Title III would be identical to language already passed by the House, cosponsored by Barney Frank and George Miller (D-Cal.), creating a high cost adjustment formula for GSE purchases in states where middle-income housing costs are so far beyond other communities, like California, New York and Boston. Titles II and II are complementary. The Frank/Miller provision—which only would apply in selected communities--would take effect, when the temporary $750,000 single family limit sunsets.

The House Financial Services Committee and the Senate Banking Committee should eschew all efforts to amend the bill with non-germane items or amplification of what the committees believe is essential to achieve mortgage market equilibrium. You don’t want to keep stressing the all important housing sector of the economy, which accounts for 25% of the nation’s goods and services.

For their part, the GSEs would agree to take on a greater share of financing subprime victims out of their old ARM mortgages into conventional fixed rate loans, when the borrowers are capable of doing so. The latter effort would be in addition to the $20 billion, which each company announced --some weeks ago--they would invest in subprime mortgages.

Many of those 2-28 and 3-27 teaser ARMS just never should have been made and the brokers/lenders who made them—and the Wall Street firms which securitized them-- must bear those losses, while everything should be done to help the families hornswaggled into taking on those debt obligations.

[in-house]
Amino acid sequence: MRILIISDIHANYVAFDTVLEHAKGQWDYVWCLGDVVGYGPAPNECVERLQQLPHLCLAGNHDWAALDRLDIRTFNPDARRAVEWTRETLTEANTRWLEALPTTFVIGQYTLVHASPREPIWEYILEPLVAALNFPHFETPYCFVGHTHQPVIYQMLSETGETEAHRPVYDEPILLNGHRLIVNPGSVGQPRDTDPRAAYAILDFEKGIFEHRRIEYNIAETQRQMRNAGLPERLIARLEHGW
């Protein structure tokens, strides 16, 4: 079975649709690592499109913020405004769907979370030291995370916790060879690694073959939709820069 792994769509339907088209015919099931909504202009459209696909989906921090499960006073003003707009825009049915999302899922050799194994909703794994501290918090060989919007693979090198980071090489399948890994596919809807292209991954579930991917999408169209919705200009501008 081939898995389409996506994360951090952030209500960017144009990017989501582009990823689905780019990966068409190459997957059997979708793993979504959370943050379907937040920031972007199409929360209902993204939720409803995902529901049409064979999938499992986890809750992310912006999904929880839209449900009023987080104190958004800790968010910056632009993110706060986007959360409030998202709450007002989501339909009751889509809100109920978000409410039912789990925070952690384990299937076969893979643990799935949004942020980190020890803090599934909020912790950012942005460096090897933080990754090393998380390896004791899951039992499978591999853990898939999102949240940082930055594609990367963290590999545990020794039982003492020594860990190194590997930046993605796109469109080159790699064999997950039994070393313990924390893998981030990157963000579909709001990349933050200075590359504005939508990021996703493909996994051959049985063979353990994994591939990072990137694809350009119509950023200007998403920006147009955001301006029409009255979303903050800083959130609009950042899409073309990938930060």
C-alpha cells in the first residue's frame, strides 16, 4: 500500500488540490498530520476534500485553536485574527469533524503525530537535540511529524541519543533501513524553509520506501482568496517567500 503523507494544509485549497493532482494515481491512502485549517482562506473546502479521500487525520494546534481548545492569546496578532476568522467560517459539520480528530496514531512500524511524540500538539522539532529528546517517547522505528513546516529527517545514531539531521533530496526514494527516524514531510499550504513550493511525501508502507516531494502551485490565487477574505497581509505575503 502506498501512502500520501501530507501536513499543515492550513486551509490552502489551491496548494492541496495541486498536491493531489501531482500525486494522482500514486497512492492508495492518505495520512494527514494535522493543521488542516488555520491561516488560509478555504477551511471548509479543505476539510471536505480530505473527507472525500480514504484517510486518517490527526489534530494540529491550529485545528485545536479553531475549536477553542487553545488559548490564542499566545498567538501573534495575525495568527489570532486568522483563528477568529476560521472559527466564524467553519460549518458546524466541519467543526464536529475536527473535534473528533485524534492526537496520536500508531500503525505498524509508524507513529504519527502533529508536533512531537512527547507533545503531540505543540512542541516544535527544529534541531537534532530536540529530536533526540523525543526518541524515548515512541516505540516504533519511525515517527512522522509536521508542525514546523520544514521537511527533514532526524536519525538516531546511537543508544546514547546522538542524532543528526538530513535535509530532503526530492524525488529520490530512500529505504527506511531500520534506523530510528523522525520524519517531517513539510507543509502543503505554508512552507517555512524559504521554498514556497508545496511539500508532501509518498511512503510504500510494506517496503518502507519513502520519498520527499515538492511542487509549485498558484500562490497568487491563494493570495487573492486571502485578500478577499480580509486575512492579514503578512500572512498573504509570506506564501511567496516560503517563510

Since any legislative activity will occur just about the time--traditionally late September--when OFHEO tells the GSEs what their new 2008 mortgage ceilings will be (based on the OFHEO controlled survey of lenders), any “new” GSE single family mortgage ceiling should be choreographed with the removal of the emergency ceiling.

If the nation truly is going through a residential real estate trauma, these easy-to-understand and implement legislative steps—immediately--should generate market calm and confidence, until other non-GSE investors return to their traditional roles and the breadth of possible subprime problems become easier to grasp.